RTTY ("radio teletype") is a very old digital mode. Amateur use started after World War II with surplus printing teletype units going into ham radio service. Digital modes could later be decoded in computer-controlled hardware with the AEA PK-232 - see https://www.eham.net/reviews/view-product?id=218 for some reviews on eHam. Modern software like fldigi from W8HKJ http://www.w1hkj.com decodes the tones into text using "sound card" interface into your computer.
Al K8WXQ organized a RTTY roundtable + Elmer session on Tuesday 2023-12-26 with Matt W8MAP and me (W8EMV). Al arranged for the use of the W8FSA 146.92 FM repeater. I only heard about it at the last moment - I was out and about on my bicycle and tuned in to 146.92 to hear the planning going on a few hours early - so it was good luck on my part.
The RTTY interface that I was able to put together on short notice that worked acceptably well as a start was to download the DroidRTTY application for Android from Wolphi. To use it, you hold up your phone near the handset of your favorite radio, key the mic with one hand, and transmit from the radio with the other. DroidRTTY will decode the RTTY tones, and will send messages that you select from macros or that you type in.
A few challenges here. You need two hands to do this, one to key the mic and one to send your message. There is a very tiny on-screen keyboard for composing messages which I don't have enough keyboard time in front of to feel like I can do an adequate job just yet. I had to select the "swap mark and space" option to be heard correctly.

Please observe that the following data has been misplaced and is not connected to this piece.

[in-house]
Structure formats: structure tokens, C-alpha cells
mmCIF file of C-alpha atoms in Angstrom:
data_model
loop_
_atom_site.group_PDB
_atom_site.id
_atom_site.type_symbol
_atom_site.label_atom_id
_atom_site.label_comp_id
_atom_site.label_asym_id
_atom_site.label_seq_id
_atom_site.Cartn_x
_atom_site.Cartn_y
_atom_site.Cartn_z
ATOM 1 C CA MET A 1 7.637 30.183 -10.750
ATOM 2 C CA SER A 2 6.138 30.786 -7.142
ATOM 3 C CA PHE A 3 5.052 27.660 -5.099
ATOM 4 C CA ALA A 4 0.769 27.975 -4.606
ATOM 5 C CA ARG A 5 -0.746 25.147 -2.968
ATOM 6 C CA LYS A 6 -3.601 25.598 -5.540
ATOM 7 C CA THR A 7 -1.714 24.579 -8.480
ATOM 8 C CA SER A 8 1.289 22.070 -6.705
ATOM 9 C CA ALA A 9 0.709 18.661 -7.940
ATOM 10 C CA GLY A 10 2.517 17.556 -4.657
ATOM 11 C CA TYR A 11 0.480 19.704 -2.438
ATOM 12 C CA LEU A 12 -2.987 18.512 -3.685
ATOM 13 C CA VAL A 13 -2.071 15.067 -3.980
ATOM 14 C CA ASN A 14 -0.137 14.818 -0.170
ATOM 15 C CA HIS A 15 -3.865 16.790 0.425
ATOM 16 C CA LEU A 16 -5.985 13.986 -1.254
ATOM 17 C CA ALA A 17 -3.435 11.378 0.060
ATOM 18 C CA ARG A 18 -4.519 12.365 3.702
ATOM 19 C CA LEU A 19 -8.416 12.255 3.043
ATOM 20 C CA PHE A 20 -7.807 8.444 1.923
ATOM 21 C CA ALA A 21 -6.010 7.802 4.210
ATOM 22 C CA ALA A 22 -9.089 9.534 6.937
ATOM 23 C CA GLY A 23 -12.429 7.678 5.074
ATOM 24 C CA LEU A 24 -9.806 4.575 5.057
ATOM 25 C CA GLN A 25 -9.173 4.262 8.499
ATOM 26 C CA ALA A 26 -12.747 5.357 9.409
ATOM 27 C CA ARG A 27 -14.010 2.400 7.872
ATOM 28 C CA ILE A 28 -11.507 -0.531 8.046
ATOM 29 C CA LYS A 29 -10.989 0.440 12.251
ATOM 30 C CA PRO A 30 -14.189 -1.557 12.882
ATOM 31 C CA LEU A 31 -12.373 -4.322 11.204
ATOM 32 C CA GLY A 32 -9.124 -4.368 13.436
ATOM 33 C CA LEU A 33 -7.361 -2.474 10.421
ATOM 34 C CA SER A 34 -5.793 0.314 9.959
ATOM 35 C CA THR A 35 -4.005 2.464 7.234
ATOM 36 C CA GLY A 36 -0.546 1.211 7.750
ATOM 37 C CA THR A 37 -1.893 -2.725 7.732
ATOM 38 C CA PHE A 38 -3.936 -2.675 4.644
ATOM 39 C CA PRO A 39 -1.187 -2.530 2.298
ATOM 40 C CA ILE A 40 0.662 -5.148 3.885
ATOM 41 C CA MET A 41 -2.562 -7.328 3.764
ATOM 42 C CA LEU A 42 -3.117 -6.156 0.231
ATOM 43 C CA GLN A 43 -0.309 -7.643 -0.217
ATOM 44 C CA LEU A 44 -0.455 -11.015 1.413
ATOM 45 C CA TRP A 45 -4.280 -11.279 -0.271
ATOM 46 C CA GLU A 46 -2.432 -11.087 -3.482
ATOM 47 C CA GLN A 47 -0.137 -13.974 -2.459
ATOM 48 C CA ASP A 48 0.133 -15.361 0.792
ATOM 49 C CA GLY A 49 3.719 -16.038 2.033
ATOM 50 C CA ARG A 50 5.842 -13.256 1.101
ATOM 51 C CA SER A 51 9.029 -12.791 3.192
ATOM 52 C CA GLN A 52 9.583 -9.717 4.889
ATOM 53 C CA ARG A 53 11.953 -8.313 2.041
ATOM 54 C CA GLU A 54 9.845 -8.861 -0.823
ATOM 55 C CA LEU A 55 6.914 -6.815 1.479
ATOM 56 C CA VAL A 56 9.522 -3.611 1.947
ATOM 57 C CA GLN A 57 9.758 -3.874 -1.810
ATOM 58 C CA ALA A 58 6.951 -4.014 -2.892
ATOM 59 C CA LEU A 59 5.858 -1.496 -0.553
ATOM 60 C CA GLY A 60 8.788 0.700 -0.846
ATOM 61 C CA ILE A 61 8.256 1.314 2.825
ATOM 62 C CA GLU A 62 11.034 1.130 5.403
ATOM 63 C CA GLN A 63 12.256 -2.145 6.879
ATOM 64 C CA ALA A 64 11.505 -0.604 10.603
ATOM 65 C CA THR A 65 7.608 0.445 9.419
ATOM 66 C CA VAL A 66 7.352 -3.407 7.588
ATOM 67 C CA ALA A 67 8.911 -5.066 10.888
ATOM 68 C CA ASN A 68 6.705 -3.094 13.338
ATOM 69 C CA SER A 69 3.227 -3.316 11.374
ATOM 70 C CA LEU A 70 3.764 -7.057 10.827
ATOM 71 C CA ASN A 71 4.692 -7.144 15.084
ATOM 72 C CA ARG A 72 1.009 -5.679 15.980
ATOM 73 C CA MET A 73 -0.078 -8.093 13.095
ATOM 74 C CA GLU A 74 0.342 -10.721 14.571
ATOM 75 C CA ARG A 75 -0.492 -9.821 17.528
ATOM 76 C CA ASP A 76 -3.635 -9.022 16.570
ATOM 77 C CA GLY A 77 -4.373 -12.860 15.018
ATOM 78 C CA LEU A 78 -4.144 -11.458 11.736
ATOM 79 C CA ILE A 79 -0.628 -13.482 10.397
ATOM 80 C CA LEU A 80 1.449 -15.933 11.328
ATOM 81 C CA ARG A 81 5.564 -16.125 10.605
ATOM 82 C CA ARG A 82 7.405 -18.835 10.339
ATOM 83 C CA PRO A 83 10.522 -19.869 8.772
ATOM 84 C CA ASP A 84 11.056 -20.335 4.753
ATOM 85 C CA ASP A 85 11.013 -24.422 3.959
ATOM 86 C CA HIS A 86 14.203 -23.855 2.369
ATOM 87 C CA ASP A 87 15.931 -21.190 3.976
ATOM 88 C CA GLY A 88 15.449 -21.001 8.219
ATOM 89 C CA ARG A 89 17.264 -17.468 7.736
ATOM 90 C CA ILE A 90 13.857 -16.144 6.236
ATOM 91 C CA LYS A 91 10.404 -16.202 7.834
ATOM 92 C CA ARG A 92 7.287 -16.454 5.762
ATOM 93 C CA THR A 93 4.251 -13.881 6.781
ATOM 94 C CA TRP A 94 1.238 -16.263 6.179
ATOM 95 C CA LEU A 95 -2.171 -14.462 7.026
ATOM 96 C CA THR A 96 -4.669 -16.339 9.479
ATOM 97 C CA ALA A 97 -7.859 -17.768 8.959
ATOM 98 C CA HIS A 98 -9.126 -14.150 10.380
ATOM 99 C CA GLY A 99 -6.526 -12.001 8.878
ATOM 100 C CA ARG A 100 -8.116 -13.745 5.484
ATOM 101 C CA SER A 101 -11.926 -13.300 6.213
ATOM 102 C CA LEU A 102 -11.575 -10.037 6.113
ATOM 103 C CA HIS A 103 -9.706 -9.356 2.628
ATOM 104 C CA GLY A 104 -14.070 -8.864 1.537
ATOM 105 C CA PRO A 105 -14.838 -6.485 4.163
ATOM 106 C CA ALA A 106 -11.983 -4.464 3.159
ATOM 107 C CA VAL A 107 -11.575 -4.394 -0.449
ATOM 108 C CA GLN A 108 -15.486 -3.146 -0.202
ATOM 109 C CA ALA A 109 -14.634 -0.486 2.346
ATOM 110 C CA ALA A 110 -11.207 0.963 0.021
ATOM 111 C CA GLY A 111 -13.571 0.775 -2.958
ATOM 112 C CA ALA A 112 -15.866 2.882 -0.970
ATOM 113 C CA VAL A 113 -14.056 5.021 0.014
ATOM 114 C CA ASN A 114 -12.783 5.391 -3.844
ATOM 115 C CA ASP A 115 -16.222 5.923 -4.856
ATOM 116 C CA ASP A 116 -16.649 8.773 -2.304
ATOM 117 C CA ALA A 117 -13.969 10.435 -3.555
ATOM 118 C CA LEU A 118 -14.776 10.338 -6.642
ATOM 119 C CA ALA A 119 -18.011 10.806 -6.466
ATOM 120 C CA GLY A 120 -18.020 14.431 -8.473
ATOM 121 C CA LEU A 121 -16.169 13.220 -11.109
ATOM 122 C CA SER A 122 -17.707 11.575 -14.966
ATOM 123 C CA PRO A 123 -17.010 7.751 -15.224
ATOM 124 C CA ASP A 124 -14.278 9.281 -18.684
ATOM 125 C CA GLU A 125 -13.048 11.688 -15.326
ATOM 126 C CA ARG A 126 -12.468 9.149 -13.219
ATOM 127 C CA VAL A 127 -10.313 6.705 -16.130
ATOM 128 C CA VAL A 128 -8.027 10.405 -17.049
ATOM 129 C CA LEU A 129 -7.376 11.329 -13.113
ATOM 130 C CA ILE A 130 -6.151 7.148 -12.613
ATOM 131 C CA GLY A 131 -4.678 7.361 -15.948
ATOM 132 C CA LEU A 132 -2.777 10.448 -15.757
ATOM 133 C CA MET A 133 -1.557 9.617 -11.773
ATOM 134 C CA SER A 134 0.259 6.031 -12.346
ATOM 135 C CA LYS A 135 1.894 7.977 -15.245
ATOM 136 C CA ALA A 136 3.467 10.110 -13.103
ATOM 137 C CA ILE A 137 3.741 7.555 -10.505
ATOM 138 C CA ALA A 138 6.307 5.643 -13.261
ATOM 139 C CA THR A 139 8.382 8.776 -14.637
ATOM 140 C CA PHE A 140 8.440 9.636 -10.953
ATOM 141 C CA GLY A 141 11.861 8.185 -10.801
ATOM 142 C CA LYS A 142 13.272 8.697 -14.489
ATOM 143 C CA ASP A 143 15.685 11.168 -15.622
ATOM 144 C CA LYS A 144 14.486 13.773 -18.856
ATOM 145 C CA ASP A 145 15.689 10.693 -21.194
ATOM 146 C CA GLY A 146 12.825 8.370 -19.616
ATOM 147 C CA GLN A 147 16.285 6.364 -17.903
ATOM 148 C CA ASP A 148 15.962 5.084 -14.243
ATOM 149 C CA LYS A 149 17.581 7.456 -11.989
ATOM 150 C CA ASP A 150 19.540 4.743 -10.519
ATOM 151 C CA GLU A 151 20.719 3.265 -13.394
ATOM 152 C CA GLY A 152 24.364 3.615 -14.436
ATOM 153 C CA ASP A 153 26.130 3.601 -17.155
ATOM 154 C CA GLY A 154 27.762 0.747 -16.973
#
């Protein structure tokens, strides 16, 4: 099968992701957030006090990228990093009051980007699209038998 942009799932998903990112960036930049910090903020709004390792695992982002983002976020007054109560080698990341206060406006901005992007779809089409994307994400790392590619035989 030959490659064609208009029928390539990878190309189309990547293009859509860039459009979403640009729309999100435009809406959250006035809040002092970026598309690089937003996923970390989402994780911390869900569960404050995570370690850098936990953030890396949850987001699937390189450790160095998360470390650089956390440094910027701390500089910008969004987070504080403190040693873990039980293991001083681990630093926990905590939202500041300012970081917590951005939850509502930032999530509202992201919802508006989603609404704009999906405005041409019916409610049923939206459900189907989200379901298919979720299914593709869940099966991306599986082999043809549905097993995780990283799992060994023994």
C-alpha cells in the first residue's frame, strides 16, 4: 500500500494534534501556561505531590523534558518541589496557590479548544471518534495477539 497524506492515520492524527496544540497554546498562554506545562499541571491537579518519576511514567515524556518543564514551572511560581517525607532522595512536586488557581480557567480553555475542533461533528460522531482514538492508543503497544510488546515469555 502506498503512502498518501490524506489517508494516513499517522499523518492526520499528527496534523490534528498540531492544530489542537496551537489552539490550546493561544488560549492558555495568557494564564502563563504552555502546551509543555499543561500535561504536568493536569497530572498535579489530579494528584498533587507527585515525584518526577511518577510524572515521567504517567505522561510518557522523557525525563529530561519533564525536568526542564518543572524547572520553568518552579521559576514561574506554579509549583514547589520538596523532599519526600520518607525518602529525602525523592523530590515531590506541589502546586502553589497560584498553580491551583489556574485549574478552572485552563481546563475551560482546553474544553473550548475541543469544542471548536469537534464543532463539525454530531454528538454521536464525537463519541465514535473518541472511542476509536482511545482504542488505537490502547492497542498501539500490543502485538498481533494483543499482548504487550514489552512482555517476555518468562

An external Android keyboard of some kind looks like it would help for this.
I had also hoped to copy RTTY using OpenWebRX+ which has the option "RTTY-170 (45)" that corresponds to the 45.45 baud, 170 Hz spacing of amateur RTTY. Alas that didn't work right away and I'm looking to test it again later.
OpenWebRX+ distribution: https://github.com/luarvique/openwebrx
My receiver: https://rx.dunker-pentatonic.ts.net
More information about RTTY from the article "The origins and evolution of radio teletype", Ham Radio History, Ed Mins, W0YK